Ten Minutes Older: The Cello (2002)
Movie InfoEight master directors of world cinema combine forces for this omnibus film that focuses cumulatively on the subject of time. Bookended by cello interludes, Ten Minutes Older: The Cello presents just one parameter to each of its filmmakers: no final entry can be more or less than ten minutes long. The resulting films run the gamut of styles and moods, beginning with Bernardo Bertolucci's Histoire d'Eaux, which presents an Indian fable about a mentor's impatience. In Mike Figgis' entry About Time 2, the director continues with the experimental structure he pioneered in Timecode; similarly, Jean-Luc Godard uses his time allotment to present a fractured series of clips on youth, death, and love. Another non-narrative entry, Volker Schlöndorff's The Enlightenment presents a series of images on racism. Claire Denis' effort Vers Nancy chronicles a philosophical discussion on time between a teacher and student on a train ride; in Jirí Menzel's Ten Minutes After, the effects of time on aging Czech actor Rudolf Hrusinsky are documented. In perhaps the film's most narrative-oriented segment, director Michael Radford offers up a sci-fi vision of an astronaut returning to earth to find that his son has aged faster than he has. Ten Minutes Older: The Cello is a companion piece to 2002's Ten Minutes Older: The Trumpet, which aired in the U.S. on the Showtime cable network. … More
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Critic Reviews for Ten Minutes Older: The Cello
Audience Reviews for Ten Minutes Older: The Cello
A some good/some great collection of short films produced by Wim Wenders and directed by an impressive ensemble of talented directors. All were given the theme of time and 10 minutes to do whatever they liked basically. The results were varied and wonderful. You'd have to ask Wenders why it's called The Cello though, I suspect it's down to his own love of jazz or something. This is the companion piece to The Trumpet.
Bernardo Bertolucci - Histoire d' eaux - A strange first film to start with really, it's beautifully shot, full of intrigue and is well acted. I can't say I totally understood it, i think it's to do with not forgetting who got you where you are but I'm really not sure. I did like the ending though.
Mike Figgis - About Time 2 - Typically, Figgis's entry is more of an art instillation than a film. Along the same lines as Timecode, he splits the screen into four parts. I actually really liked it. I loved Leaving Las Vegas but I hated Hotel, this film has got me interested in him again and is one of the better films of the collection.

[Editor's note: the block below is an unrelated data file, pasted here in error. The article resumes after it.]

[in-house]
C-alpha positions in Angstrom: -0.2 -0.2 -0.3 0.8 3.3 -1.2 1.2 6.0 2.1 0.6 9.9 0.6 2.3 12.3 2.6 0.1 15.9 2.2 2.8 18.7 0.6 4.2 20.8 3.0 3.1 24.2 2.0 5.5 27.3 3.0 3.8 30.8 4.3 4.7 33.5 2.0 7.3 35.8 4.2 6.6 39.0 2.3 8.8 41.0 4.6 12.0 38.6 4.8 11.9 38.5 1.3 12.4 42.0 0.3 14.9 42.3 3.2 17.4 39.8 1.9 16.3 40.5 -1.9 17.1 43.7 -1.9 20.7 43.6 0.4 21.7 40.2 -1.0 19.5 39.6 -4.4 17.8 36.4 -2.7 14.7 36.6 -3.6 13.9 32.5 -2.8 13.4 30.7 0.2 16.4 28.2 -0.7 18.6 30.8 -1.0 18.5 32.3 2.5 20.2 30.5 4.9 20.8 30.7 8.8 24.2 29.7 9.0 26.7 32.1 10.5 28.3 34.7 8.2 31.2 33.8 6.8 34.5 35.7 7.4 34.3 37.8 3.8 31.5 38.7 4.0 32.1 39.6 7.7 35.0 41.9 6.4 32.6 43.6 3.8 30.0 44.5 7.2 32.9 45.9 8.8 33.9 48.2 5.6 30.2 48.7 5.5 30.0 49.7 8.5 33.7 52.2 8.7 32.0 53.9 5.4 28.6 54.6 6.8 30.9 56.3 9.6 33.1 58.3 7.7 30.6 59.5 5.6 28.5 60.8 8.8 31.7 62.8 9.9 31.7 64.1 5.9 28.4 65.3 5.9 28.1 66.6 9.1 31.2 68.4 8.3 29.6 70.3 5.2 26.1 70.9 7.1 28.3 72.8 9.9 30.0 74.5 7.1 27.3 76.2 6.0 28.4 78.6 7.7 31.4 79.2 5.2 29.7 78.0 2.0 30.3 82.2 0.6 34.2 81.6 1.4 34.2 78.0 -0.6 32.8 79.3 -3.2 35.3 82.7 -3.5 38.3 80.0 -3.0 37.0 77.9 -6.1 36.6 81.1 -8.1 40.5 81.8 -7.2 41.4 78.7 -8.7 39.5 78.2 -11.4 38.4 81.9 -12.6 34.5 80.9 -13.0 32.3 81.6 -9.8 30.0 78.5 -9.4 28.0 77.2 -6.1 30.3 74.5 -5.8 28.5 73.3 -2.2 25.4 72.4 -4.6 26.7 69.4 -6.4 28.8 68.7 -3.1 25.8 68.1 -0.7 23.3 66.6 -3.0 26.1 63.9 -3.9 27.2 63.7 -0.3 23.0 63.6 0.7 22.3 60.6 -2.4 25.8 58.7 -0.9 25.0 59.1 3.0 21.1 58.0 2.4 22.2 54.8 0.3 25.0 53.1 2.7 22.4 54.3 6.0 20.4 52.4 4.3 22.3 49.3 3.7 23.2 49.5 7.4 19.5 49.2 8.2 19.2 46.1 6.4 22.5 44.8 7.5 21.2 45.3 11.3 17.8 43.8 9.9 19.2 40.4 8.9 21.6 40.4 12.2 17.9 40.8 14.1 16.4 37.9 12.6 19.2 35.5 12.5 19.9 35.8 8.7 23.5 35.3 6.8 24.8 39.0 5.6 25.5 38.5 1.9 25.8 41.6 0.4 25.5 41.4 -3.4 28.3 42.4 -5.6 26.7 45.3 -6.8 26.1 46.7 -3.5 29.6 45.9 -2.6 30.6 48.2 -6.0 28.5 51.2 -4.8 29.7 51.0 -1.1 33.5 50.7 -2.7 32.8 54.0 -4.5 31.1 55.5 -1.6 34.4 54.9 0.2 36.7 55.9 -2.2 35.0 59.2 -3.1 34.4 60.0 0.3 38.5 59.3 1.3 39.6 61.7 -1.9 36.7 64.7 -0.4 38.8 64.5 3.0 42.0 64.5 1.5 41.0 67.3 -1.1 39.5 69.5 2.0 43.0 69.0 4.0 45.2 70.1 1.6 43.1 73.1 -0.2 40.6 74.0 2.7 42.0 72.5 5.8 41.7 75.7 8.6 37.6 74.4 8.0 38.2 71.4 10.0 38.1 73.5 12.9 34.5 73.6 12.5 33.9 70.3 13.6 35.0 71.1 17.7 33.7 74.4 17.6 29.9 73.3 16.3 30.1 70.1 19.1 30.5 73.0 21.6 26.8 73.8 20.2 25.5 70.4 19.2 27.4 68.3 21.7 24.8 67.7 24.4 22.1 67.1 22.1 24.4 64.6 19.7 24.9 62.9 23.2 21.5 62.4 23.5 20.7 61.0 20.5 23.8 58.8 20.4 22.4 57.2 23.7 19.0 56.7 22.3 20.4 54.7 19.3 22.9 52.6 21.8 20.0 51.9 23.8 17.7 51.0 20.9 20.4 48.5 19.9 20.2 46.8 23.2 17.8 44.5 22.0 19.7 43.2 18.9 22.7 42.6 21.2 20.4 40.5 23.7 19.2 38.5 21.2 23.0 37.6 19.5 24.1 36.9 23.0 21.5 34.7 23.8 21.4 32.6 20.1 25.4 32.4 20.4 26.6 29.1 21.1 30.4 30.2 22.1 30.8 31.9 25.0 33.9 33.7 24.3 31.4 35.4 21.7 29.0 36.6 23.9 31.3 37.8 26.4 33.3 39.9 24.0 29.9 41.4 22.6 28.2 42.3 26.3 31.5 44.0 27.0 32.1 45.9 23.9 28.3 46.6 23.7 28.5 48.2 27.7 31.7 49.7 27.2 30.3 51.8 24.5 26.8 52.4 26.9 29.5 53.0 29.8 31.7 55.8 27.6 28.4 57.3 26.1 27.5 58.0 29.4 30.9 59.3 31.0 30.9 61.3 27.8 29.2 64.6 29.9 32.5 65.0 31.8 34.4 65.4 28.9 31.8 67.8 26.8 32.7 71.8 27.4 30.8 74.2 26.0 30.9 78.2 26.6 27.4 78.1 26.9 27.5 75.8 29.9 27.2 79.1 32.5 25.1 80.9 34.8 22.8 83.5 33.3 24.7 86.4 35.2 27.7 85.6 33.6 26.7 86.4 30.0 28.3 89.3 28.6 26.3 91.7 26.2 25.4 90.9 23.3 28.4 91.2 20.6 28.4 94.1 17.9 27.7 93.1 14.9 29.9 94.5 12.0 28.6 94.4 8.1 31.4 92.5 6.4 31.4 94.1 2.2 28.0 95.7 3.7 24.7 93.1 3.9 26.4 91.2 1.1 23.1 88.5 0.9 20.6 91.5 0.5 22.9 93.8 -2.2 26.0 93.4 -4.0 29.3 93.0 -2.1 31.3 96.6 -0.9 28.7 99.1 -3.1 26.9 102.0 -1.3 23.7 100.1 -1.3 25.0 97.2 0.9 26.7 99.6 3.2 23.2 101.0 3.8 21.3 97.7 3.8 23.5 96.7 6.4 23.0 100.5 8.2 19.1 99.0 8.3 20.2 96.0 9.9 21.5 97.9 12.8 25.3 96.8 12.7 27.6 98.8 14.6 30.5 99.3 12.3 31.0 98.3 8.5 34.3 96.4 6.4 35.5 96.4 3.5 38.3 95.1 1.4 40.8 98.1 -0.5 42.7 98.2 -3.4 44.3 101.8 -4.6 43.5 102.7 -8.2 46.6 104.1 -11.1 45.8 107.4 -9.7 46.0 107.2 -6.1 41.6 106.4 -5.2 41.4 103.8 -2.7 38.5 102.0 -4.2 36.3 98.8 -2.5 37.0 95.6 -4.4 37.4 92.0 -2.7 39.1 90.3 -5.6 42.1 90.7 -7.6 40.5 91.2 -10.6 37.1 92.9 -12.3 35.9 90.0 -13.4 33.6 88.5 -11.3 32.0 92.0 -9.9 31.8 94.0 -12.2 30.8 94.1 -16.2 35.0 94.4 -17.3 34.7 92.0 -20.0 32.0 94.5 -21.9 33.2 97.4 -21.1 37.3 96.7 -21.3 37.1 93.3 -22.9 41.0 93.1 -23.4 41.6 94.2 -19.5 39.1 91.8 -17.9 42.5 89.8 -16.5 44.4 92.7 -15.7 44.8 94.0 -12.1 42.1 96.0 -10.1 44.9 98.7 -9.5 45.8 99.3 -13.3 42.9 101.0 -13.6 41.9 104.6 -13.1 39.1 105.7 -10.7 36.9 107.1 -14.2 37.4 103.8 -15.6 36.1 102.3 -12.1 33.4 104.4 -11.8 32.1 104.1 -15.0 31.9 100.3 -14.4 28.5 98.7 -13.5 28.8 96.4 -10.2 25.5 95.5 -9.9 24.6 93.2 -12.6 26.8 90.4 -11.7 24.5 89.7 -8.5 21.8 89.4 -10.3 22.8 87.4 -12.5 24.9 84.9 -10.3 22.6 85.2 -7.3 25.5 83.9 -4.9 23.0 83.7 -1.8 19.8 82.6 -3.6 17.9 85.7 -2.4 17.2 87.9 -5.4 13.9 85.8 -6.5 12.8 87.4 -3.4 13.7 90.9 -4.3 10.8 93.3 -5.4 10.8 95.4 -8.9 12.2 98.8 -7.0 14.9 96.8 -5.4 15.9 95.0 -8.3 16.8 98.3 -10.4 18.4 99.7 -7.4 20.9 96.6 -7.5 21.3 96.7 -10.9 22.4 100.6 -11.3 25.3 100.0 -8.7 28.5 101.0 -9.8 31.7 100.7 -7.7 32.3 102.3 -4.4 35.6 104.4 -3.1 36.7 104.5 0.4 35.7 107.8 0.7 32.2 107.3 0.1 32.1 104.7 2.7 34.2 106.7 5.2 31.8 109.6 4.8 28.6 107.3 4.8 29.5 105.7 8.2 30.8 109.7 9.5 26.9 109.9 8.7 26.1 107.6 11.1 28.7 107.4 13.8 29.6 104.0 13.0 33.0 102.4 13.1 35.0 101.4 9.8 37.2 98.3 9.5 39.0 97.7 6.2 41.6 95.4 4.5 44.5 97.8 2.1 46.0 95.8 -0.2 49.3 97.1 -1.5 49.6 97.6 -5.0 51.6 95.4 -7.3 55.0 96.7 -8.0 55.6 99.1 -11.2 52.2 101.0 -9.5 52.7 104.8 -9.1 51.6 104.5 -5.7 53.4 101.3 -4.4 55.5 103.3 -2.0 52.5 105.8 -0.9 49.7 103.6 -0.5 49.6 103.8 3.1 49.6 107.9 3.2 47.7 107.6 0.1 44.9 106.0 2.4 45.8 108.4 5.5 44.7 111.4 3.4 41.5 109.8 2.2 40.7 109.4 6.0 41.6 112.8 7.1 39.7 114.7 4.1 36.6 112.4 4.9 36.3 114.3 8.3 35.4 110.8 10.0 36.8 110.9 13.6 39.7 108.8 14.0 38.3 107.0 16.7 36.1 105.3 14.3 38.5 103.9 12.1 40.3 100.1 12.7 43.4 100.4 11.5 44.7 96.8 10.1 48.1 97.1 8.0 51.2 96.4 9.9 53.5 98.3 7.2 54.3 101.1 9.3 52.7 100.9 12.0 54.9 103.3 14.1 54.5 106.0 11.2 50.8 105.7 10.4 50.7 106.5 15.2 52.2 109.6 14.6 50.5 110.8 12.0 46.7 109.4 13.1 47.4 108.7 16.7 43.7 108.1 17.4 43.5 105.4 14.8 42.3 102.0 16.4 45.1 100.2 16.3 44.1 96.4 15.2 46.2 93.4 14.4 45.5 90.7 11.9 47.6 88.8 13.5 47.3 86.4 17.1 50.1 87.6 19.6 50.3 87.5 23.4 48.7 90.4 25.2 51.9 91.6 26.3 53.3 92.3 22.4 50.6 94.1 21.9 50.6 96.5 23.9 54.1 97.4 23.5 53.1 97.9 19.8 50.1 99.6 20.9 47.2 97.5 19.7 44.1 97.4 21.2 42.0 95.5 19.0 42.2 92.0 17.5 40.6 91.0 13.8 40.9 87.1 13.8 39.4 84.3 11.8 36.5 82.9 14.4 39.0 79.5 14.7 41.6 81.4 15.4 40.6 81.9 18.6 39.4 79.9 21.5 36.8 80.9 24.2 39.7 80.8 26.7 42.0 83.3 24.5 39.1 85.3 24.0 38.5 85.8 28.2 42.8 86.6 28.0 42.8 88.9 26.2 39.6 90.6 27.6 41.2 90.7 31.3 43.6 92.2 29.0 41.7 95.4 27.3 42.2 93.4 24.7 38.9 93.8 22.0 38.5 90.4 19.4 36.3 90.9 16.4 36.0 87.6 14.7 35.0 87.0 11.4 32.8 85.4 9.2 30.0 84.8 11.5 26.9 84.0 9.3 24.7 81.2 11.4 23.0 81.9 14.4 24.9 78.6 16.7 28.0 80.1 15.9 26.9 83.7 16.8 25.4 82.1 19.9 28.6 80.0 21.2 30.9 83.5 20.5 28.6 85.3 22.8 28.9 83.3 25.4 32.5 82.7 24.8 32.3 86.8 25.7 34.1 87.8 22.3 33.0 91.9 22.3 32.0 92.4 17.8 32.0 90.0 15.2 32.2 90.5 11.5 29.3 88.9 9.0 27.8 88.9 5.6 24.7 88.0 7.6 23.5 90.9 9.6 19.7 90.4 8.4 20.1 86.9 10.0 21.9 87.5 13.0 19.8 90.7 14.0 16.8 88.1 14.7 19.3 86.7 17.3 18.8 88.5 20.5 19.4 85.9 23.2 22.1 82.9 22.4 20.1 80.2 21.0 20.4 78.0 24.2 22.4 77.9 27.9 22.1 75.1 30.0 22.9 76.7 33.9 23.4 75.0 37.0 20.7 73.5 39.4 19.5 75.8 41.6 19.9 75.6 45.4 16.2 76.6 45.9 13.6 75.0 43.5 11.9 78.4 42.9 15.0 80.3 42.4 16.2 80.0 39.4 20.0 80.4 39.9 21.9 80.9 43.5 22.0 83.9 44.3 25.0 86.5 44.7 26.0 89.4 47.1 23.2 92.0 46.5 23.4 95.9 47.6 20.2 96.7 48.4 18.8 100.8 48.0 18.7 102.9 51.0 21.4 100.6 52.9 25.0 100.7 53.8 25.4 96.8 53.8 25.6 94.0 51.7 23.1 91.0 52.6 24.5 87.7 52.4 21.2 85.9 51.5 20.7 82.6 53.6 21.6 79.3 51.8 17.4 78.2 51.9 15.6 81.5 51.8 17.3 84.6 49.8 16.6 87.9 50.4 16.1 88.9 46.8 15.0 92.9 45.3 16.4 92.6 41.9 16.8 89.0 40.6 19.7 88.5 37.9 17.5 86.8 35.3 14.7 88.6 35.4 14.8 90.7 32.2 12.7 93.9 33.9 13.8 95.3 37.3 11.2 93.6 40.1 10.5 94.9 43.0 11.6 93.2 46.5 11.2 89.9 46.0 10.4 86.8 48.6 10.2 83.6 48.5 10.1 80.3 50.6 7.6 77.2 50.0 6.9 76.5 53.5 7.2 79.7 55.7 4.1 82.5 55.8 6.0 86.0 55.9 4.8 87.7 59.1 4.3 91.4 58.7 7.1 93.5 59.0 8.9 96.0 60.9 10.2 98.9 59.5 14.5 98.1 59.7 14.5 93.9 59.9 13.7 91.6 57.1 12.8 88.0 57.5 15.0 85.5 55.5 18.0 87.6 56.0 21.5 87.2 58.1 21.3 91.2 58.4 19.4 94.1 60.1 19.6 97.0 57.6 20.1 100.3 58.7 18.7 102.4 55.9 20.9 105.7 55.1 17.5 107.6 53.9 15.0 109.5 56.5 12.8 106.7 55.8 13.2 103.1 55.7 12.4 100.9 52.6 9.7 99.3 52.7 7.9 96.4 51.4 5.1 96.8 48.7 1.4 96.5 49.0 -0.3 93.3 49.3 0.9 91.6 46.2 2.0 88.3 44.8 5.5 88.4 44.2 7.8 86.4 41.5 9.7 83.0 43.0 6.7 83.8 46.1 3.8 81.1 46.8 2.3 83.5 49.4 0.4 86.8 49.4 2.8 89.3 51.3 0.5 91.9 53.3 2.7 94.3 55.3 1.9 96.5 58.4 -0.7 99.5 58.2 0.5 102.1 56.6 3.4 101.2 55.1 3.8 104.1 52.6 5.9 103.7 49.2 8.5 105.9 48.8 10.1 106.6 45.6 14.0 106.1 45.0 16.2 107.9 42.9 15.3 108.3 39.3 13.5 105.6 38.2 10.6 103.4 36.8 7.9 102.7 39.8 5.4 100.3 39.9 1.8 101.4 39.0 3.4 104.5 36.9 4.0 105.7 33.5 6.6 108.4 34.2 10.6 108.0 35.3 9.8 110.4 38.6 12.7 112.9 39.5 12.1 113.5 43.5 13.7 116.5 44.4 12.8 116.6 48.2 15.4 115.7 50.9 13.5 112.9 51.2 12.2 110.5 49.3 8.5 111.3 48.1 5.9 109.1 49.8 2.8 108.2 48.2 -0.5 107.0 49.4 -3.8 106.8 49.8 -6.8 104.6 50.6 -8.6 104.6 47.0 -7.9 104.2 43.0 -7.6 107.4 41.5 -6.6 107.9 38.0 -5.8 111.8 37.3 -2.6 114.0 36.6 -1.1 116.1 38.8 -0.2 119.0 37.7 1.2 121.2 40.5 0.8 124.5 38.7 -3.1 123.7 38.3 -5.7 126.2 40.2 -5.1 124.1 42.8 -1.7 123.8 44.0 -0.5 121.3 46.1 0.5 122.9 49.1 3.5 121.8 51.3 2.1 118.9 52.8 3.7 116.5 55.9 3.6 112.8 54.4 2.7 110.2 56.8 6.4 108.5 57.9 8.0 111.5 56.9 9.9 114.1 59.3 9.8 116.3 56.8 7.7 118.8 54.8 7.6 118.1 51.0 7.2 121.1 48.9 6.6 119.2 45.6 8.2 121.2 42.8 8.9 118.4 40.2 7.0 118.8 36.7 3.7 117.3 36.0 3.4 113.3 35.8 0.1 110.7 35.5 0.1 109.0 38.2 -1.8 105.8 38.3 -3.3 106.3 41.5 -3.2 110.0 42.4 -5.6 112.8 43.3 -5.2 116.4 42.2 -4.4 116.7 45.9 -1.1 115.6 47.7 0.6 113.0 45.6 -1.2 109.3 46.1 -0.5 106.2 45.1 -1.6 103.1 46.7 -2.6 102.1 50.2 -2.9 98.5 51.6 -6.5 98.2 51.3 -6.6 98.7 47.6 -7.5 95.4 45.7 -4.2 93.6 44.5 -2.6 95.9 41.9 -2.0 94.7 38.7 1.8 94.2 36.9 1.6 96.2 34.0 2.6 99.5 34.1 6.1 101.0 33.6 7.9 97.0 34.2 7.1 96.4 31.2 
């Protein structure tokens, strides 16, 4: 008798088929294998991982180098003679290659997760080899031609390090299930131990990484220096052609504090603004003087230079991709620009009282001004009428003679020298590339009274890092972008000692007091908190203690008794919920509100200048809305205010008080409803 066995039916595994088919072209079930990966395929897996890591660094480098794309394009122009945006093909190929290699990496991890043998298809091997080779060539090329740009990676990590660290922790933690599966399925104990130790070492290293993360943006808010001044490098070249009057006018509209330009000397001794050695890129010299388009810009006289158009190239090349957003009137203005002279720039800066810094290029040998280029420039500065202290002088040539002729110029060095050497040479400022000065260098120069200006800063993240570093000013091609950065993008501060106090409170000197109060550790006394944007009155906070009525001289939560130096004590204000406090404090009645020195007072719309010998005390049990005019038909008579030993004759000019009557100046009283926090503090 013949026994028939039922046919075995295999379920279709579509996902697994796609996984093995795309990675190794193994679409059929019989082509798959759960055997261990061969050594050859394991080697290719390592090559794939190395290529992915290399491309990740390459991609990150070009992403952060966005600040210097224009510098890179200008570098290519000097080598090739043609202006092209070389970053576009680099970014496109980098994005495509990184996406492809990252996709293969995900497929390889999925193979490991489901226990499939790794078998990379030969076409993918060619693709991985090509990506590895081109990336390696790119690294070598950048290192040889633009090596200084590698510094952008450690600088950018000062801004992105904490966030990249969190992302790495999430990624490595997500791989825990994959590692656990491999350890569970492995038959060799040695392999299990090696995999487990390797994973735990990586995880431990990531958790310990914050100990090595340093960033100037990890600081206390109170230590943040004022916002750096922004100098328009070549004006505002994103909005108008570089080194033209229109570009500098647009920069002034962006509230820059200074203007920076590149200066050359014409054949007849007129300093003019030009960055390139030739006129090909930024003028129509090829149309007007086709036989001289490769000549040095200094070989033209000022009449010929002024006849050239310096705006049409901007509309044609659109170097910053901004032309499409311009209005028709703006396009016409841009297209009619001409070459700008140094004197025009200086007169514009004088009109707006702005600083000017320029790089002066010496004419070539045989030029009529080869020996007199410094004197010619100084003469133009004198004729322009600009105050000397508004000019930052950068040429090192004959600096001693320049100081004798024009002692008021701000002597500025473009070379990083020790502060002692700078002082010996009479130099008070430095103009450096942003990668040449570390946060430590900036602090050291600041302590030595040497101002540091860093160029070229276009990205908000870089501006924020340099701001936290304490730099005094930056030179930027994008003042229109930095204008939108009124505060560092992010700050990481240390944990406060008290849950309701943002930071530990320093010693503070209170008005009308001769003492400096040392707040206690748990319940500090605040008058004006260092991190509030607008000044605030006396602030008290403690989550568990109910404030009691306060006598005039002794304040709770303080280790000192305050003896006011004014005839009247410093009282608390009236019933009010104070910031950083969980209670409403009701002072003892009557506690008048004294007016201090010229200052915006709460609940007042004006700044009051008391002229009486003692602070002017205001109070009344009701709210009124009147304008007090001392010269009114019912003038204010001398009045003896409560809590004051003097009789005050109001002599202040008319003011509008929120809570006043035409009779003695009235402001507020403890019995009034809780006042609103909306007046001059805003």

Jiri Menzel - One moment - A touching memorial to the late great Czechoslovakian actor, Rudolf Hrusínský using archive footage of his films to show him ageing through the years. A nice piece, one that has made me want to look up Rudolf Hrusínský's films for sure.
Istvan Szabo - Ten Minutes after - A husband comes home and drunkenly beats his wife and gets stabbed in the process. We don't need to see this to realise how quickly things can change in a short amount of time. Unless I'm missing something, I feel that this was a very weak entry.
Claire Denis - Vers Nancy - An interesting conversation between two people on a train and stark conclusion highlighting the fact that we are on the cusp of change.
Volker Schlondorff - The Enlightenment - Easily my favourite of all the films in this collection, The Enlightenment analyses the very theory and concept of time through skinheads, a mosquito and the repeat visits to a German campsite. Absolutely brilliant!
Michael Radford - Addicted to the Stars - The 'Blockbuster' of the collection, Radford has thought outside the box and into the realms of 'What if'. A slow and moody piece of time and space travel. A good turn by Daniel Craig and a final chance to see the late great Charles Simon.
Jean-Luc Godard - Dans le noir du temps - Godard misses the point of the whole idea, maybe that's why his film is last. It seems lazy to me, he goes between out archive footage of the holocaust and his own films but never really makes any point. Maybe it's a personal film but to the viewer it's pointless and verging on tastelessness. Good old Godard eh!
As a collection and because of a couple of real stand out films, this is a five out of five film.
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